The weather was grey but dry, so we decided to walk up to Dale Dyke Reservoir. We followed muddy footpaths around Agden Reservoir (this area has a LOT of reservoirs—it’s a good place for water birds). The track rose over a grassy hill, with sheep begrudgingly moving out of our path, and then we saw it—first the steps of rushing water from the overflow channel, and then the reservoir itself, glinting under the grey sky, stretching across the valley.
As we drew near, we saw a strange stone, like a mini gravestone, marked with CLOB, and I wondered whether it was the grave for a dog with a strange name. But then I read the board next to the path, and it took on a new significance. Dale Dyke Reservoir was built to replace another, larger reservoir—which in 1864 burst through the dam, rushed into the valley below, swelled the rivers to Sheffield and killed hundreds of people. We read the story.
Accounts of the incident vary slightly, but it seems that on 11th March, 1864, after several days of stormy rain, a local man, William Horsfield, crossed the dam on his way home from work, and noticed a crack. It was fairly small, but big enough for him to notice, and the dam was new—only recently finished. I wonder what he thought at that point. Did he have a sense of fear, knowing the reservoir was new, it hadn’t been there for years, it wasn’t yet something familiar, something he assumed was permanent. Was he frightened, or merely interested? Did he assume all would be okay? Maybe not, in an age when bad things happened more often, perhaps he was instantly concerned.
One of the dam builders, Mr. Fountain, was still in the area, so William told him, and they both examined the crack. Mr. Fountain thought it was probably nothing to worry about, but just to be cautious, he sent for the main engineer, Mr, Gunson, who lived in Sheffield. (To be accurate, he sent his son—sons have always been useful.)
By the time Mr. Gunson arrived (Sheffield is about 8 miles away, and I am guessing they travelled by horseback) the crack was bigger. Water was beginning to spill over the embankment.
Suddenly, a huge gap opened—30 feet wide—and the water began to gush into the valley. At this point, there was nothing anyone could do to prevent tragedy. The men scrambled to safety as the dam gave way, and 700 million gallons of water swept towards Sheffield. There was no time to warn anyone, no telephones to contact people, nothing they could do but watch in horror.
The water raced along the valley, swelling the rivers Loxley and Don. The River Don ran through Sheffield, and an area called The Wicker was badly flooded. The bridges were choked with fallen trees, destroyed mill wheels, carts and debris. People stood on bridges to watch, unable to stop the flow, helpless. About 250 people were killed.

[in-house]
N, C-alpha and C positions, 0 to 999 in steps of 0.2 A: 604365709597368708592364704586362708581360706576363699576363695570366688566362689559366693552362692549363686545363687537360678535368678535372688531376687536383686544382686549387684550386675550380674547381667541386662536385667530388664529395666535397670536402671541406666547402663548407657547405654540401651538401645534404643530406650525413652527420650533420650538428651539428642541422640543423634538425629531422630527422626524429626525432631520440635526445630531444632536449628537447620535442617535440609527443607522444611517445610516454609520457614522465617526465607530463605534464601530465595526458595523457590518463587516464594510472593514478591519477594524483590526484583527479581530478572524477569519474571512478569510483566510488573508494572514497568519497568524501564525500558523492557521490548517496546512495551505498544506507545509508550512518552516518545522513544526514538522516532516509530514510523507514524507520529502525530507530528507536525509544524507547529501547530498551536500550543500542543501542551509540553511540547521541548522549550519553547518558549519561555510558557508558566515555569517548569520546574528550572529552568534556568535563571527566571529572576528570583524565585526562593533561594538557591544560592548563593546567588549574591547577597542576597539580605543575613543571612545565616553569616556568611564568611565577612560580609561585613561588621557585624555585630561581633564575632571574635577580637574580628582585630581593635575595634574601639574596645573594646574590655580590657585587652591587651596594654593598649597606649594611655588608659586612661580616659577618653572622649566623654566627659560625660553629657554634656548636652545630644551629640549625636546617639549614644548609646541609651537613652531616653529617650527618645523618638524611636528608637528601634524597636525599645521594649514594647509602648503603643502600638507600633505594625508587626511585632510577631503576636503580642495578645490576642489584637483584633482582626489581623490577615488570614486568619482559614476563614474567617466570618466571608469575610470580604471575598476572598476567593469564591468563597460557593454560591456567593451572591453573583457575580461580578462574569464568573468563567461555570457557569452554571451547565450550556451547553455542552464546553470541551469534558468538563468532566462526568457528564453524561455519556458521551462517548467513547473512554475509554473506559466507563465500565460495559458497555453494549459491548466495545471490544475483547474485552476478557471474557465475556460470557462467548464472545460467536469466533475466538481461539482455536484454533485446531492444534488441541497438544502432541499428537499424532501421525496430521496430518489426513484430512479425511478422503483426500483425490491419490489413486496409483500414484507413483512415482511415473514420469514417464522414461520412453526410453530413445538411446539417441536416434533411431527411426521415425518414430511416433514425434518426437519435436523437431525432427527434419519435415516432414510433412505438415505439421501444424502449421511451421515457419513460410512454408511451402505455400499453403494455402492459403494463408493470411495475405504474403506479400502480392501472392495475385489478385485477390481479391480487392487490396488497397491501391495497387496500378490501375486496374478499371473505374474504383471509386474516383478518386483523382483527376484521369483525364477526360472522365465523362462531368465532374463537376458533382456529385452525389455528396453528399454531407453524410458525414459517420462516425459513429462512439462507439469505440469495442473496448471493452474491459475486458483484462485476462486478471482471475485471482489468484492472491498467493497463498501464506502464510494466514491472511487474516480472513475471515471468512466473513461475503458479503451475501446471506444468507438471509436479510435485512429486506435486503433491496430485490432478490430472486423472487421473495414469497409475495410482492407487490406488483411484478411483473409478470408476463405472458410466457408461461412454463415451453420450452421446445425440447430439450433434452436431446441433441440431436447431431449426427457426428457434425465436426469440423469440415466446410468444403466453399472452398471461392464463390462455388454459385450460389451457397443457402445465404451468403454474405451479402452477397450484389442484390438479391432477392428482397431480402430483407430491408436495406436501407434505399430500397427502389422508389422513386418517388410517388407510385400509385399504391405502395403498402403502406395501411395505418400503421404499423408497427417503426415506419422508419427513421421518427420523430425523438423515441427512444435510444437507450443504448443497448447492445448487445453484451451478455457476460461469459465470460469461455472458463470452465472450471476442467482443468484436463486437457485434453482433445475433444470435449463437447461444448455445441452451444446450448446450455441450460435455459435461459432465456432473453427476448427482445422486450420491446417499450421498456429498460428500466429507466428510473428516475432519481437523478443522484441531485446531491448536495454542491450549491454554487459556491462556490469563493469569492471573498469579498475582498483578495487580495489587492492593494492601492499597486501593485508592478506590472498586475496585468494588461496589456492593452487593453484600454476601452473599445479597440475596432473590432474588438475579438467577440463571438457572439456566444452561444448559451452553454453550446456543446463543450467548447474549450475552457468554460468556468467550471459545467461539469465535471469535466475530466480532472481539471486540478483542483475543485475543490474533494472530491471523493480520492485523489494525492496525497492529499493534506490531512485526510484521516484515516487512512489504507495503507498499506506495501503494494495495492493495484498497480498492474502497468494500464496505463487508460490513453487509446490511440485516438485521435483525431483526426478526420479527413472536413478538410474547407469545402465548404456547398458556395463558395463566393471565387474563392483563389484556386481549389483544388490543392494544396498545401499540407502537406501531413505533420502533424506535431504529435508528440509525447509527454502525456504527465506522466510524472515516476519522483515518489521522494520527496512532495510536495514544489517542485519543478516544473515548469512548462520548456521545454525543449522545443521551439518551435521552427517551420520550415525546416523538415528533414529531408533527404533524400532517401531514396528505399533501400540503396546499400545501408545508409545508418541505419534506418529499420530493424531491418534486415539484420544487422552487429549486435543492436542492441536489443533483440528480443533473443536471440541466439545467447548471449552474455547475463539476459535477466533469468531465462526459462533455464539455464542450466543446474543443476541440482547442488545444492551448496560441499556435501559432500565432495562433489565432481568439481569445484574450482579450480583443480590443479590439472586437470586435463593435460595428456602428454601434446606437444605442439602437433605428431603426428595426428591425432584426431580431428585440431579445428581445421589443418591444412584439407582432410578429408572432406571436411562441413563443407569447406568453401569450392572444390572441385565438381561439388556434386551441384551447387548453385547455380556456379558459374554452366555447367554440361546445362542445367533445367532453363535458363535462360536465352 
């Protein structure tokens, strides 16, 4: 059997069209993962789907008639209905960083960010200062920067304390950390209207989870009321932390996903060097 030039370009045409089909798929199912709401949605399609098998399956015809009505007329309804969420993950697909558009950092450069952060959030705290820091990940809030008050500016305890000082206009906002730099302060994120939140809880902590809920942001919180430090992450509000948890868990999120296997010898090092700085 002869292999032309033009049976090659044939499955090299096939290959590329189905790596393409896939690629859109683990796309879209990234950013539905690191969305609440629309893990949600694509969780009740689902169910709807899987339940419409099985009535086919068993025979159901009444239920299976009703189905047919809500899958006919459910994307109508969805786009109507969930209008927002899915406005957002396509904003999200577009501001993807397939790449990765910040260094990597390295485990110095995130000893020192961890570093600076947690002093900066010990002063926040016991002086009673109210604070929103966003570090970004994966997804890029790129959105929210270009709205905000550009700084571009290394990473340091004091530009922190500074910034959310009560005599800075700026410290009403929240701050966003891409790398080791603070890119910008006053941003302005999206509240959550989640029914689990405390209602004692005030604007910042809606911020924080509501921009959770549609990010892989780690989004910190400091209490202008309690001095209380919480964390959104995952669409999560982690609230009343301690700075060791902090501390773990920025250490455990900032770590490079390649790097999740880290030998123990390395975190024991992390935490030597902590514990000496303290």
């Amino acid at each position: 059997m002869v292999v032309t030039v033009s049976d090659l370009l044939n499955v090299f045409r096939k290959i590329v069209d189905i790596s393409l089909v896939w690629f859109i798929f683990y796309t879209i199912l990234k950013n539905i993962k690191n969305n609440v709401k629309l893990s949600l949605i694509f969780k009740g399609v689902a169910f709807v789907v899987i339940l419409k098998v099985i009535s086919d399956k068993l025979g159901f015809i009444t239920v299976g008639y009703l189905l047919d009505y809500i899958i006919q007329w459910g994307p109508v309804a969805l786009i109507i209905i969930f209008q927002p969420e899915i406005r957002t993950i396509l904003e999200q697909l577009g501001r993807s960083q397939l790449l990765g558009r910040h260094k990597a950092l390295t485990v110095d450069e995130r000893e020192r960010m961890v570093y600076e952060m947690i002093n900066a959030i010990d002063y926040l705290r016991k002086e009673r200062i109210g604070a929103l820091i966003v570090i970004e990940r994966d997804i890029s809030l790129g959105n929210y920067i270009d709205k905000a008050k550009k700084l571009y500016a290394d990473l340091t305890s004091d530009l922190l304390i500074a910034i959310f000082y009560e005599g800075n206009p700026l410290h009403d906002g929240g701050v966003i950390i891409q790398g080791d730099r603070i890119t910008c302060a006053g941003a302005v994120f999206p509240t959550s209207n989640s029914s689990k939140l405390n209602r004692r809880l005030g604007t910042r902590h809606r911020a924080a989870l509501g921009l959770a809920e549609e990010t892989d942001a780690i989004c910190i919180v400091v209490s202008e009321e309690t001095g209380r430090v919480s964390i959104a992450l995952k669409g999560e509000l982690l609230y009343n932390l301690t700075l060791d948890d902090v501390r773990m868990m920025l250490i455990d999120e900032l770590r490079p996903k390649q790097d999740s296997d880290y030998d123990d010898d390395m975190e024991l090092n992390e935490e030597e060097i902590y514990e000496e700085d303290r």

After walking to the reservoir—which looked placid and innocent when we were there, we decided to visit Sheffield. Great-Grandpa Todd was a vicar in a church there, about a hundred years ago, and we were interested to see his church. It just so happened, that his church was in Wicker, next to the river Don, right where the flood water had been worst. We saw the church, and the river, and on the opposite bank, there is a memorial to those who lost their lives. Some of them are unnamed, just ‘servant, male, aged 27’, or ‘infant, 2 days old’. Some names were of people later found alive. Some people died later of their injuries.
It’s thought to be one of the worst man-made disasters in the UK. It reminded me of Aberfan, the mining town where the slag-heap slid over the school and killed the town’s children in 1966. Except I had never heard of the Dale Dyke disaster—perhaps because it was so much earlier. But the local people have not forgotten. In 2014, on the 150th anniversary, they commemorated the occasion. There were talks by historians and civil engineers, and the local brewery produced a beer named ‘Dam It,’ and they produced a CD of ‘flood songs.’
It is difficult to understand who was to blame for the disaster. Locals blamed the Sheffield Waterworks Company, who commissioned the dam in an attempt to provide clean water to the city. They were not held accountable at the later inquiry. Nor was Mr. Leather, their engineer (though interestingly, his uncle George Leather was the engineer for another reservoir that collapsed, near Leeds, killing 81 people). Maybe the reservoir was too large for the engineering of the times. Maybe (as claimed by the company) there had been unexpected earth movements (though I would’ve thought that their engineers/geologists should have checked for earth stability before building it—but maybe these things couldn’t be predicted in those days). Hard to know. I don’t know whether having someone to blame would help the grieving survivors.
I do wonder though, how William Horsfield felt afterwards. Although he took immediate action, although it was in no way his fault, did he torture himself with regret? There was time to fetch the engineer from Sheffield, which means there was time to bang on doors, to try and warn people—even though at that point, they didn’t think it would breech. But should they have warned people anyway? Should they have risked looking stupid, of raising a false alarm, of causing unnecessary panic? What would we do? Remember, no one knew what would happen, it remained an unlikely possibility, right up until the time it happened—but would that have been a comfort to poor William? I suspect not.
Today, there are several, smaller reservoirs in the area, feeding water to the city. They look peaceful, places to walk to when on holiday. But water camouflages danger with gentle ripples and inviting cool blue calm. Once the restraints fall, the chaos can begin.
Thank for reading. Have a safe week.
Love, Anne x
Photos a mixture of my own, from information boards, and the Daily Mail website.
Such an interesting blog. . ..
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